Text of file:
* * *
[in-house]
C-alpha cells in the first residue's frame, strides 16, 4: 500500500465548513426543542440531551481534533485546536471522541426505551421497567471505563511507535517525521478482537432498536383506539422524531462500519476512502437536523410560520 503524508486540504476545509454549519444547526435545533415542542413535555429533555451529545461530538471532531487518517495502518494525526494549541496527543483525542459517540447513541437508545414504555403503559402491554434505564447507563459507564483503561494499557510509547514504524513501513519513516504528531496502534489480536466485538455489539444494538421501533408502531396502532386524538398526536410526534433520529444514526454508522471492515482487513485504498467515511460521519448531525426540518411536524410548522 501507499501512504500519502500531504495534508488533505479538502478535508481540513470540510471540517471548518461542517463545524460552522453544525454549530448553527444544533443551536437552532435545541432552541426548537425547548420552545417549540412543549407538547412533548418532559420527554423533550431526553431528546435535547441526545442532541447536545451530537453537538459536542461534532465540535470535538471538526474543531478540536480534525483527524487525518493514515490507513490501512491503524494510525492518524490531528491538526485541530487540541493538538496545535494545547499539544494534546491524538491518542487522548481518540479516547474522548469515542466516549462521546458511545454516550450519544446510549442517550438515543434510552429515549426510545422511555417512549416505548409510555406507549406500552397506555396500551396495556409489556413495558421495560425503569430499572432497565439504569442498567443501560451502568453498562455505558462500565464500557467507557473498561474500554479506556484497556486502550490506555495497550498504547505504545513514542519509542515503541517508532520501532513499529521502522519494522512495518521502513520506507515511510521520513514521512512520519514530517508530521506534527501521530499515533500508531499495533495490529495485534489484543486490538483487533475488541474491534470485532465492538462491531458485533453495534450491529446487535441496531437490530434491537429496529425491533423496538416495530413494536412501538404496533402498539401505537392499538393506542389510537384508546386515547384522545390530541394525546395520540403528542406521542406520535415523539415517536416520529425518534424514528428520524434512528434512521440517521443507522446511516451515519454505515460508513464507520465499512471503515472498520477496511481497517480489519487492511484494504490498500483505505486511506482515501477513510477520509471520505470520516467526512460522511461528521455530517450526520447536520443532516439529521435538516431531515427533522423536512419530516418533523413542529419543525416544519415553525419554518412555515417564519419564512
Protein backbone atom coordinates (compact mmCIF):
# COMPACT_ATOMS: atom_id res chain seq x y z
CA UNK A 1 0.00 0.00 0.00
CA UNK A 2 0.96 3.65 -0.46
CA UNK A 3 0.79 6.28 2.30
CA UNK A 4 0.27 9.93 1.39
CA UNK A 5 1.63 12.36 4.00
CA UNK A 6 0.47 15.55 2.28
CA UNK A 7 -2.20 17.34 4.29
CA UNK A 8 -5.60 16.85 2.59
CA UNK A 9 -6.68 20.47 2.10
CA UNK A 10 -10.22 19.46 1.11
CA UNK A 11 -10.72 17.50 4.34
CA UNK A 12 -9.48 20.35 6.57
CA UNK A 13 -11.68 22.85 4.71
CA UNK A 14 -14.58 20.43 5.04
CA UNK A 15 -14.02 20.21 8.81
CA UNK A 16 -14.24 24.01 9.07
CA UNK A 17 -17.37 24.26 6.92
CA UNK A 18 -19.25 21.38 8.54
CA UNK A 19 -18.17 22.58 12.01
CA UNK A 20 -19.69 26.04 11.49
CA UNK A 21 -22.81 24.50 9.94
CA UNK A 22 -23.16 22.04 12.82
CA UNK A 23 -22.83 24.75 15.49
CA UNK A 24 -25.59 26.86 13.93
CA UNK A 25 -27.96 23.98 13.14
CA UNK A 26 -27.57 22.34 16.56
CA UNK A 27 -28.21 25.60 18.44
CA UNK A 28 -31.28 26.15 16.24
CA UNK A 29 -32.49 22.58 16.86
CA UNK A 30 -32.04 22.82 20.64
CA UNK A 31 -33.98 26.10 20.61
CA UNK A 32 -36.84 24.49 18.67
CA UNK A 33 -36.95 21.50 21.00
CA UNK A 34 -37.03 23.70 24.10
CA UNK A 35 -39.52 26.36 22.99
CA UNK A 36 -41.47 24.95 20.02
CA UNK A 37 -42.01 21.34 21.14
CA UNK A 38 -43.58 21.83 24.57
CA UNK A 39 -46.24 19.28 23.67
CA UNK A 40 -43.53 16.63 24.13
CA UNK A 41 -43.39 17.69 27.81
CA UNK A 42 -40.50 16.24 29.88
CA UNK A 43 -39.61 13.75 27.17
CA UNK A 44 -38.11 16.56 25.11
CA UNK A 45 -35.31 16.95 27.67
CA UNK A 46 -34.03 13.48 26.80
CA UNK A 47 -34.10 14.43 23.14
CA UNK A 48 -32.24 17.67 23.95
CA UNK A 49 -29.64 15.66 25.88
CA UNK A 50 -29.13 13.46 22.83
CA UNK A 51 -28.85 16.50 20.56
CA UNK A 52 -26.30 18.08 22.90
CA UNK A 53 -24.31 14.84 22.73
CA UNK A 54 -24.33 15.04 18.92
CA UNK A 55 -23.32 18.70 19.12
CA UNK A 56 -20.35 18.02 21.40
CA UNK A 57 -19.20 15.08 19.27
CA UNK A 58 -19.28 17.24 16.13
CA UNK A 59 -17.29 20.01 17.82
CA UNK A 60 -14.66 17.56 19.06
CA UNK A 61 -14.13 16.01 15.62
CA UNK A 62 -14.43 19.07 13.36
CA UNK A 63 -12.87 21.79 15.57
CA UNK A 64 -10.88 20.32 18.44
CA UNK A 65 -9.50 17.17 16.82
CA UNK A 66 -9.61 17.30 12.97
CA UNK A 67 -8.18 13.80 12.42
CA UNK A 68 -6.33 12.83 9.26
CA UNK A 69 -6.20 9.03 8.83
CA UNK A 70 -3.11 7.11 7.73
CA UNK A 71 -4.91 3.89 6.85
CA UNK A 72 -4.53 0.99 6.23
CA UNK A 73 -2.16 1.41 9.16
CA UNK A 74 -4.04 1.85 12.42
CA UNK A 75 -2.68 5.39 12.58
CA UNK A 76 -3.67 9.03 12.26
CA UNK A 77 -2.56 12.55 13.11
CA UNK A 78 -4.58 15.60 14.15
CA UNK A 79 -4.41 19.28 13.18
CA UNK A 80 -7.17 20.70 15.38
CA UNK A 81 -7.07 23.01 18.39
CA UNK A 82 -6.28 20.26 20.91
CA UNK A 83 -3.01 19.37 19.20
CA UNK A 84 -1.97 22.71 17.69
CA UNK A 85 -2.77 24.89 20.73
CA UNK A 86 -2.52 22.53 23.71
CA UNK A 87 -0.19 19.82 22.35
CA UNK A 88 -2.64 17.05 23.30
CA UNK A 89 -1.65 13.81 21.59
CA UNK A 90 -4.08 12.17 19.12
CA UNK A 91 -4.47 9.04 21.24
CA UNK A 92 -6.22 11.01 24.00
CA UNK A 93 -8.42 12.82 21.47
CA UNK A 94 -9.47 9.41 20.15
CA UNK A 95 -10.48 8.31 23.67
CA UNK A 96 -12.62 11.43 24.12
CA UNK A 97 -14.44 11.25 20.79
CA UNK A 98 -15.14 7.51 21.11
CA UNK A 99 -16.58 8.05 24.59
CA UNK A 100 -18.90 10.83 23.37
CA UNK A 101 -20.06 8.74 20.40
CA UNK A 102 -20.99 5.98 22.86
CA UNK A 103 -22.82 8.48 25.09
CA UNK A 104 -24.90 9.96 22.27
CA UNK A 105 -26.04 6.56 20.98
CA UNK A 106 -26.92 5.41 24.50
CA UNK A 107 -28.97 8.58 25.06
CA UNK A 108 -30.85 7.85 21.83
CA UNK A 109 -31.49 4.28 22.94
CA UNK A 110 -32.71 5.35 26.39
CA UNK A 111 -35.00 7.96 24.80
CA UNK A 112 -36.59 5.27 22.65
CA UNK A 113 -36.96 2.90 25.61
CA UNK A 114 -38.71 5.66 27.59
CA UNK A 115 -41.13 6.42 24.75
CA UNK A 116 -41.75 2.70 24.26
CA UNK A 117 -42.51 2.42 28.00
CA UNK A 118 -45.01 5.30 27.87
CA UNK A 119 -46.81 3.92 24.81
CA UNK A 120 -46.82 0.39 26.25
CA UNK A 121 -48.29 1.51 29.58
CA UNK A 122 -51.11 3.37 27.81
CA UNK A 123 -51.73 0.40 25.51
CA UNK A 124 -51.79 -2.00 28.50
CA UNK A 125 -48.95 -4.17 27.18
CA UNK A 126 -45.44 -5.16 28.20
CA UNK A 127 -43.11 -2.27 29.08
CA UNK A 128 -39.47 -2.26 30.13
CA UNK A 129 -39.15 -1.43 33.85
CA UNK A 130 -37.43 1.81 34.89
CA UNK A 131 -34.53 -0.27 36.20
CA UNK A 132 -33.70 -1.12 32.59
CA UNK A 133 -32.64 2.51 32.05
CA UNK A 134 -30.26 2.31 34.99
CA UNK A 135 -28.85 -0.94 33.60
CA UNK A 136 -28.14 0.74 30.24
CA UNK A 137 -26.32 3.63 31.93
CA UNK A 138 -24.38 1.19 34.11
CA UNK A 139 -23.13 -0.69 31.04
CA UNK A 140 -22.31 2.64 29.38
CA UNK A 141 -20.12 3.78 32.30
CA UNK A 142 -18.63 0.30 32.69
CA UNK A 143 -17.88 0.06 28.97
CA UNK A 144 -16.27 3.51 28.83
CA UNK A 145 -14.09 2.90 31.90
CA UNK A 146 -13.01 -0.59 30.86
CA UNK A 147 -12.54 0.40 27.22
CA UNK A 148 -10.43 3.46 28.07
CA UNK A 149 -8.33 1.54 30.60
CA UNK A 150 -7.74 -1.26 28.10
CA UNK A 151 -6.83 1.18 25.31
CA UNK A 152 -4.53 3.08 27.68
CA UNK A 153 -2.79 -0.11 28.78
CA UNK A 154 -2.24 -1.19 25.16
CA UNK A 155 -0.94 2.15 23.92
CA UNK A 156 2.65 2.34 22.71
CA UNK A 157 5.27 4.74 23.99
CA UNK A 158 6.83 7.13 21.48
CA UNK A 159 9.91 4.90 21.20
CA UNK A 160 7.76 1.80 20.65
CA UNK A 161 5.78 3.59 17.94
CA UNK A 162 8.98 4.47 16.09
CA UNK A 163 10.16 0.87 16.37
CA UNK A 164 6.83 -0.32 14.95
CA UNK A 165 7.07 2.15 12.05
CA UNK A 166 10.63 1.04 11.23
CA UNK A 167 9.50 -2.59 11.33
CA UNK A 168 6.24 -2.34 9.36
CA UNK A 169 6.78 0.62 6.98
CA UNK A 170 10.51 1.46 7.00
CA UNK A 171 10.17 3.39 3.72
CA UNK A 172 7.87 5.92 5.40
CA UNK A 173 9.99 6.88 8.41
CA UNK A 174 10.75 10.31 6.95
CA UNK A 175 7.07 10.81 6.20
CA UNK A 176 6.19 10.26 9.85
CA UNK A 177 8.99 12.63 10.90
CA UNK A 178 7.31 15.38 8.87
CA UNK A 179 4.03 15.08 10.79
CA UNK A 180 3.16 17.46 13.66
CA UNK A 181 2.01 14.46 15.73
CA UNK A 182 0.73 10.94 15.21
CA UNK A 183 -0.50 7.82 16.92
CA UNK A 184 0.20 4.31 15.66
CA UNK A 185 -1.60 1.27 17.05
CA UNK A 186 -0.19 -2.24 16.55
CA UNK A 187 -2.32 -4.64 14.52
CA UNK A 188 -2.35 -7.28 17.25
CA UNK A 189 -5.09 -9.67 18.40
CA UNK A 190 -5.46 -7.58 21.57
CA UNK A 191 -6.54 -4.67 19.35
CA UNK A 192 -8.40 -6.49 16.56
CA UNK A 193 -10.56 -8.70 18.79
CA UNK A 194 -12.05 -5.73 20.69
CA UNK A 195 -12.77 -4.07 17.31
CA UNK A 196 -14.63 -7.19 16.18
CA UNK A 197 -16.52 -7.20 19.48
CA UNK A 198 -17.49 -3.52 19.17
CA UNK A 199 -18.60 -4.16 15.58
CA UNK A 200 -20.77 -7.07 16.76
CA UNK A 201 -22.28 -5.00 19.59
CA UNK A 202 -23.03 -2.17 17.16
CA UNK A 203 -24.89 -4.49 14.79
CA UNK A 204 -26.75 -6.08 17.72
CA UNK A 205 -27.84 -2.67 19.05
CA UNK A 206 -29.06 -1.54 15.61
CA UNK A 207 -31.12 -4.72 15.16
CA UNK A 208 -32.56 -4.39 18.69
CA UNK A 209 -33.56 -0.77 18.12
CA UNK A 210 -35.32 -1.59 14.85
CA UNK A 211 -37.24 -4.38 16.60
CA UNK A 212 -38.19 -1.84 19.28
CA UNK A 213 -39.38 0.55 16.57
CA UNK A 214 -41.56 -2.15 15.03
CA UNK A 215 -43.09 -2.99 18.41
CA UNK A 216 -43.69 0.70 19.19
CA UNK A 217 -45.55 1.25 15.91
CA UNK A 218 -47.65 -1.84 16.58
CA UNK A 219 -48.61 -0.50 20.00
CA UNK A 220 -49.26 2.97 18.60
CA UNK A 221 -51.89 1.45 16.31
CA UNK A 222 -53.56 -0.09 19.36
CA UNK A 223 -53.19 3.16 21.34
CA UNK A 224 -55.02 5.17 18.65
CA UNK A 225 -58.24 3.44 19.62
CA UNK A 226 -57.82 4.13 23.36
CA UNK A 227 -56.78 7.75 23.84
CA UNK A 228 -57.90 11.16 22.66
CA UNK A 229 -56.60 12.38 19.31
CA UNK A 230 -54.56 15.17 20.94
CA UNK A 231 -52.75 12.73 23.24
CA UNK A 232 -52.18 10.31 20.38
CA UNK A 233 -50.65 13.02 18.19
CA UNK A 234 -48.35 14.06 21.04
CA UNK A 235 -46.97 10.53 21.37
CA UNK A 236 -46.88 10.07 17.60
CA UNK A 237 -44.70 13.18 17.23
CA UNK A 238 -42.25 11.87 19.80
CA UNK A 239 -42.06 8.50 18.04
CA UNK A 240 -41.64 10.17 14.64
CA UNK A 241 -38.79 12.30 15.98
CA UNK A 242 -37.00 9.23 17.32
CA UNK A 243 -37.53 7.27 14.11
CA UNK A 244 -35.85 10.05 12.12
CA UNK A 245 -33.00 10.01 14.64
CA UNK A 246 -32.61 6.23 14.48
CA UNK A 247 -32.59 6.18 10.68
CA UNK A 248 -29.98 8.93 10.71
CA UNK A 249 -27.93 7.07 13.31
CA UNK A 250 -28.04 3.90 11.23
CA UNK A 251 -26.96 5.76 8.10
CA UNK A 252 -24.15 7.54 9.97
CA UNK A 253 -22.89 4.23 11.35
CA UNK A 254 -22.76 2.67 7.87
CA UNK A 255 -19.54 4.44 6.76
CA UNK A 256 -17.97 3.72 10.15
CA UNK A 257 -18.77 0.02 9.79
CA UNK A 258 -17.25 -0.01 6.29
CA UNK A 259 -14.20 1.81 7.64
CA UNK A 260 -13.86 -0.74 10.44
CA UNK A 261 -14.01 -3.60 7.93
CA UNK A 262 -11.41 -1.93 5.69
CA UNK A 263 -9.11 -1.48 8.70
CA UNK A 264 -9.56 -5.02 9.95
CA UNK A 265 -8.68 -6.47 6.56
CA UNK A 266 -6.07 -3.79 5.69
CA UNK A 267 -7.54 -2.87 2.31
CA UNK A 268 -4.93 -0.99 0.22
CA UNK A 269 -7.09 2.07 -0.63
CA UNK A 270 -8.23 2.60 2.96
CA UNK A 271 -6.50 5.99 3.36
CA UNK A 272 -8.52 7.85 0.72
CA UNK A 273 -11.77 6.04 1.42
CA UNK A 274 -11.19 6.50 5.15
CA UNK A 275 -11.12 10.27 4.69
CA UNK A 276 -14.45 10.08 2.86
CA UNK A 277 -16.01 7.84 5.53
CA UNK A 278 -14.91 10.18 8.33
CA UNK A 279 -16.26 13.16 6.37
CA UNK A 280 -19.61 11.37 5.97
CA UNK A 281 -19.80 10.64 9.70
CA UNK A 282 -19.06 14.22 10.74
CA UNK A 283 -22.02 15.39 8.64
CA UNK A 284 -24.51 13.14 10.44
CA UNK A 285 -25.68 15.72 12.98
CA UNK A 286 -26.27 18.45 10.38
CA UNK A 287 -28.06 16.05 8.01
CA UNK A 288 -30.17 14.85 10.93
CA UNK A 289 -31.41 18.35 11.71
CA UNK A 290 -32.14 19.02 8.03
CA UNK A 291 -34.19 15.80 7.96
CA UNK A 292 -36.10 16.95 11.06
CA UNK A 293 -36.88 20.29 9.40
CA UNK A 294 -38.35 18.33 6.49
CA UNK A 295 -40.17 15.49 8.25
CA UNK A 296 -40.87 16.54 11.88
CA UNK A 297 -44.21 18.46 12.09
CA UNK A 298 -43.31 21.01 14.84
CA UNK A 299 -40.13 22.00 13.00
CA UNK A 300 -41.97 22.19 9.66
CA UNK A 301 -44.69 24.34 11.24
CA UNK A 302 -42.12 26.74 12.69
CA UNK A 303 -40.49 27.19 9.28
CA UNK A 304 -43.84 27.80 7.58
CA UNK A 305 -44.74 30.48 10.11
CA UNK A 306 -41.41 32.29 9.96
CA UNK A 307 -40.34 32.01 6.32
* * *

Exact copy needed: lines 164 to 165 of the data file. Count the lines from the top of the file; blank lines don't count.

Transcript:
CA UNK A 160 7.76 1.80 20.65
CA UNK A 161 5.78 3.59 17.94